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Microsoft antitrust trial enters critical phase

Microsoft Corp. lawyers will attempt to turn the government's own tactics against it today, arguing before Judge Thomas Penfield Jackson that the Justice Department's approach in the long-running antitrust case didn't damage the substance of the company's defense.

The trial, which began in October, enters an important new phase this week when both sides submit their proposed "Findings of Fact" to Jackson. The documents, due today, will essentially lay out what each side will claim was established as truth during the trial.

Microsoft will use the opportunity to try to take control of a case that most observers say has been going against it. The Justice Department will try to lay a path that will lead Jackson to the legal conclusions the government argues are necessary to prevent Microsoft from continuing its dominance of the desktop computer industry and conceivably of critical information flow throughout the world.

A key part of Microsoft's strategy in its proposed findings rests on an attempt to turn one of the government's basic methods used in the trial into a weapon for the defense. Microsoft will hang much of the material in its presentation on the argument that the government often failed to directly challenge specific declarations made by Microsoft's witnesses in their direct testimony.

During his cross-examination of Microsoft's witnesses, the government's lead attorney, David Boies, did not attempt to refute every claim made by the witnesses. Lawyers with ties to the government's case argue that such a course was necessary in large part because of pressure to wrap up the accelerated trial as quickly as possible. Microsoft partisans insist Boies simply ignored what he could not refute.

Whichever explanation is correct _ and in some instances it's possible both scenarios accurately describe what was happening in court _ Boies concentrated his efforts on attacking the credibility of each witness, trying to prove the witness had inaccurately testified that something was true.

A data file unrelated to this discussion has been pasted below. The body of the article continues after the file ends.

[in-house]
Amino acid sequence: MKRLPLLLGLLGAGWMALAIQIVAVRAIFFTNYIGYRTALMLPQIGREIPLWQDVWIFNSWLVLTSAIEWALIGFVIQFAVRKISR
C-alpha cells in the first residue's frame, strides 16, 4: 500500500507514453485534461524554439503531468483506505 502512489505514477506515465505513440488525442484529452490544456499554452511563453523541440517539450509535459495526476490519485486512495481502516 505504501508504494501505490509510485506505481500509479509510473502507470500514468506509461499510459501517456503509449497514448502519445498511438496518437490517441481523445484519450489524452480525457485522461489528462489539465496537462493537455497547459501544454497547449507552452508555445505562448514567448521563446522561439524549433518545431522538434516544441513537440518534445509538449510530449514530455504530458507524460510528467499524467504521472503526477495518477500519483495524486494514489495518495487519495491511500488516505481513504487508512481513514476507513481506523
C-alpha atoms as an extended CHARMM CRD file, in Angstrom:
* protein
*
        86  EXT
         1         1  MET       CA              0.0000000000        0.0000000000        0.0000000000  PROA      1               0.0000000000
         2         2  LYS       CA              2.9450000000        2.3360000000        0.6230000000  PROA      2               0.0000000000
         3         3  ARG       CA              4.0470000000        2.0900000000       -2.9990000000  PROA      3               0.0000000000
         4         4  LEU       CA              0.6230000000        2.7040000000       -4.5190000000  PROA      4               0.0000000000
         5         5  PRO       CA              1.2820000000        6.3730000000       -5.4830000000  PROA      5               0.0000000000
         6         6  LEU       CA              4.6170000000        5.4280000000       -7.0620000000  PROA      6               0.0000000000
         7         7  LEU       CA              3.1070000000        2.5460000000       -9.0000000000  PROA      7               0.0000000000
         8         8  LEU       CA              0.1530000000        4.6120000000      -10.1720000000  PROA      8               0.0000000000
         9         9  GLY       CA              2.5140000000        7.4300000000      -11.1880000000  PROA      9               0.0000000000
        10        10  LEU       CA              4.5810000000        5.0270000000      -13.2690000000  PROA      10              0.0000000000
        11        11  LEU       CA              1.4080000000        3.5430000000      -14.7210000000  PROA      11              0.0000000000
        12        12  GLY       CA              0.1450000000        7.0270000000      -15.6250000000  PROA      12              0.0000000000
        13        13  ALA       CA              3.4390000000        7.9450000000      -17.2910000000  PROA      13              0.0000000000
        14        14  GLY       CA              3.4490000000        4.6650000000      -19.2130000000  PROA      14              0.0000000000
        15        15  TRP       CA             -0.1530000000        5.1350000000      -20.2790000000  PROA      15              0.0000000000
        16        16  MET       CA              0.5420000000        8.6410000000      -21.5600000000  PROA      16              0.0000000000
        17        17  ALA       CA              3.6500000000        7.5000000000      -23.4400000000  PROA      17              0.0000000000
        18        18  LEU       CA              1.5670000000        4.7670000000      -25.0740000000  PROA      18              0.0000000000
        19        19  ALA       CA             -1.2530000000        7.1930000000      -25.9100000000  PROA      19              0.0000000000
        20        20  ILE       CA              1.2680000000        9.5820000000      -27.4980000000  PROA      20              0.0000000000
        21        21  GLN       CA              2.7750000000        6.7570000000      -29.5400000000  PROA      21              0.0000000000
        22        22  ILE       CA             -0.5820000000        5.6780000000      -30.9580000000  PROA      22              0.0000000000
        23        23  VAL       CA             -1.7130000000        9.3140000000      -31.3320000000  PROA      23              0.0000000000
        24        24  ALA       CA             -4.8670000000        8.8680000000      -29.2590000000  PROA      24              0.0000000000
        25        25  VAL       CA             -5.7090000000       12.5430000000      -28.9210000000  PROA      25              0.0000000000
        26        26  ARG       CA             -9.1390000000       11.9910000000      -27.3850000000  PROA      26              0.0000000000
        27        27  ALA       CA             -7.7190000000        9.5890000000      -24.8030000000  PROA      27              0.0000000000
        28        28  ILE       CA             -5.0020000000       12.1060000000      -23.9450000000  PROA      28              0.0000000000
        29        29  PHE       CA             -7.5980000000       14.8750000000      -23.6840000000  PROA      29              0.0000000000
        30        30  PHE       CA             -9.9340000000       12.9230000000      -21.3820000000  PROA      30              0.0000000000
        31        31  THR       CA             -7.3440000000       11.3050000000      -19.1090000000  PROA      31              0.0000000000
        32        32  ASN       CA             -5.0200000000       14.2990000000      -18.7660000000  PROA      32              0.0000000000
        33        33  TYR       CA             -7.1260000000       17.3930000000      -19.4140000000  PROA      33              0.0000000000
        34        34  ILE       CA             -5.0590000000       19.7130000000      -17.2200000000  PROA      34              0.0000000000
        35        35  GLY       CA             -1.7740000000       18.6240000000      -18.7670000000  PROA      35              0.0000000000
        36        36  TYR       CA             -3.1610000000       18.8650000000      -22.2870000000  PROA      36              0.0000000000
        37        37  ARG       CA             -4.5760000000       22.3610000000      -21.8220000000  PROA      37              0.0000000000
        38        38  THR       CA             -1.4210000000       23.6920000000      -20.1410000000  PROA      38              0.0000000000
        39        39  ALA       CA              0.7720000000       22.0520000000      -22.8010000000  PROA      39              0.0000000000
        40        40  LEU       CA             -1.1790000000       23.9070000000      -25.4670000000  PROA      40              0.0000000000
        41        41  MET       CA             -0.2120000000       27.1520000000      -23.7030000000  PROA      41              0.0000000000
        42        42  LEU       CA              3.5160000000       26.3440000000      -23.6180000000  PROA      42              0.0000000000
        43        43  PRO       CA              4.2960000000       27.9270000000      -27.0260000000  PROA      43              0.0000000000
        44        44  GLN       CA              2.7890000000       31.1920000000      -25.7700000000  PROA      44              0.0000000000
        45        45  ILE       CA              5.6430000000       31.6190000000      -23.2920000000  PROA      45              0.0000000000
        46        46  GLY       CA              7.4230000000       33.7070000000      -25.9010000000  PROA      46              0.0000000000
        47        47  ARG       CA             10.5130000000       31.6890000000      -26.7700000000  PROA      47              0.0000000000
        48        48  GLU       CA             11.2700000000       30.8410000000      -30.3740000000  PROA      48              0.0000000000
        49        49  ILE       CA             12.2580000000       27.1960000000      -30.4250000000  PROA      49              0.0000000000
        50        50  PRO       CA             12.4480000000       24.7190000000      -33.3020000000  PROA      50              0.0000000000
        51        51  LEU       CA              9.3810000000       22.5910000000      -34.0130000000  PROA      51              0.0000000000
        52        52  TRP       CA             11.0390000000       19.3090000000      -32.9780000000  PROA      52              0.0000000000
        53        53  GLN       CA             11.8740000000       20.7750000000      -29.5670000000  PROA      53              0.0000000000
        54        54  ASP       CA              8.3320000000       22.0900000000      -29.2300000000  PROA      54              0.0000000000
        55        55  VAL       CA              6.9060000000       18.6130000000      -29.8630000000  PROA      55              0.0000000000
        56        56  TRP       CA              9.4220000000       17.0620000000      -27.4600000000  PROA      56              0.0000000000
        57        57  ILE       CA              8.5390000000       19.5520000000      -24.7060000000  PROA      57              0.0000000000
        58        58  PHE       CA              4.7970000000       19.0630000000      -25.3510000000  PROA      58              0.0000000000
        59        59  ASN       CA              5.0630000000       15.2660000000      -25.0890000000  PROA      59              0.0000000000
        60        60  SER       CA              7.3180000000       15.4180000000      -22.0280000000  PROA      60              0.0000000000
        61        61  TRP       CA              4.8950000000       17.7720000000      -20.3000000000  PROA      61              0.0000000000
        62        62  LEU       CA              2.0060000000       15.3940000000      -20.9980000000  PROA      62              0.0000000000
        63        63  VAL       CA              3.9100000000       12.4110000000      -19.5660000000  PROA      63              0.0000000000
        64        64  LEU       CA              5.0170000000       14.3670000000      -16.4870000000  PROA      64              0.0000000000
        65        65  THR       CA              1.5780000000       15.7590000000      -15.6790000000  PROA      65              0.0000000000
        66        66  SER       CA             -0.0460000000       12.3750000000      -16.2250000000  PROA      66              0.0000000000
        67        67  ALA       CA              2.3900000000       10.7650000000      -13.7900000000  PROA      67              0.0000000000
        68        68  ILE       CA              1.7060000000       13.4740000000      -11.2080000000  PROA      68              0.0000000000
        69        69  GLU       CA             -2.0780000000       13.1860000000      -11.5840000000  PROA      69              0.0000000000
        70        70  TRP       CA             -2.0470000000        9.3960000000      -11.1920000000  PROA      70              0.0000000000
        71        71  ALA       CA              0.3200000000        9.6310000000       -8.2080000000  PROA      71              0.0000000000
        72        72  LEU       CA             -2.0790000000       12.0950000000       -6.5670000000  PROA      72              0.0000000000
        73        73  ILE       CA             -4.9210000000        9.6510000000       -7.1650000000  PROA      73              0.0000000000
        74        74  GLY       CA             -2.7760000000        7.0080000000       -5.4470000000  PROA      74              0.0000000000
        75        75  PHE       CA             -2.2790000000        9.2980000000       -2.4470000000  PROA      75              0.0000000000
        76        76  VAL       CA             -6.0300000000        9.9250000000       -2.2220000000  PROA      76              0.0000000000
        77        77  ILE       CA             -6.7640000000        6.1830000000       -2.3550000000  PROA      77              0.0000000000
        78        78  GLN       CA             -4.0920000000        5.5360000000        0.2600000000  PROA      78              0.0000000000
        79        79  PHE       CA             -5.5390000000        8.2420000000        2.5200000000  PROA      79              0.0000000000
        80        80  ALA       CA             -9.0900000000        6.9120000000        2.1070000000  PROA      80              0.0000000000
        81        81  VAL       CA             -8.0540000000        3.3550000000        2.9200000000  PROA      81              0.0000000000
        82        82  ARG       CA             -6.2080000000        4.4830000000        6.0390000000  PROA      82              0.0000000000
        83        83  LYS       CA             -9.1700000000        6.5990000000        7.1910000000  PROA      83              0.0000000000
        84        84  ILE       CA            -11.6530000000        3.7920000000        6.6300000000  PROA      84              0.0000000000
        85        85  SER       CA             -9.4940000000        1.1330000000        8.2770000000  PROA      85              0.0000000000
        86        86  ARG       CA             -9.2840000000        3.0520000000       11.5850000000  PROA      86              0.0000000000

Justice Department officials declined an invitation to respond, but a former senior official in the antitrust division expressed skepticism over the tactic.

"It's worth a try," said Robert Litan, director of economic studies at the Brookings Institution. "You play whatever hand you feel is strongest."

Litan said the Justice Department's oral arguments _ expected Sept. 21 _ will make the case that the government's proposed Findings of Fact directly refute any and all of Microsoft's proposed Findings of Fact. "They'll argue that their showing of facts implicitly rebut Microsoft's."

Both sides get two shots at presenting findings, followed by oral presentations, which are essentially closing arguments.

Jackson will rely on those presentations in part to develop his own findings, on which he will base his ultimate legal ruling. At that point, he applies the law to the facts and comes up with his legal opinion. But Jackson's declarations of all the facts that have been established since the trial began could have a significant impact well beyond his courtroom.

While Jackson's final ruling in the case _ his "Conclusions of Law" _ could easily be overturned on appeal, such a fate is much less likely for his Findings of Fact, which are far more likely to withstand judicial scrutiny. One of the greatest risks facing Microsoft in the current trial is the seeming likelihood that Jackson's Findings of Fact will declare that the company has monopoly power in the market for desktop computer operating systems, a critical point the government must establish to win its case.

If the legal system accepts that Microsoft does have monopoly power, then that fact need not be proved in subsequent legal actions. That could put Microsoft at risk of a line of lawsuits from rival companies who, in many cases, would then only need to demonstrate financial damages to win substantial amounts of money.

It is this issue, more than any other, that would compel Microsoft's combative chief executive, Bill Gates, to reach some sort of settlement with the Justice Department before the case is concluded.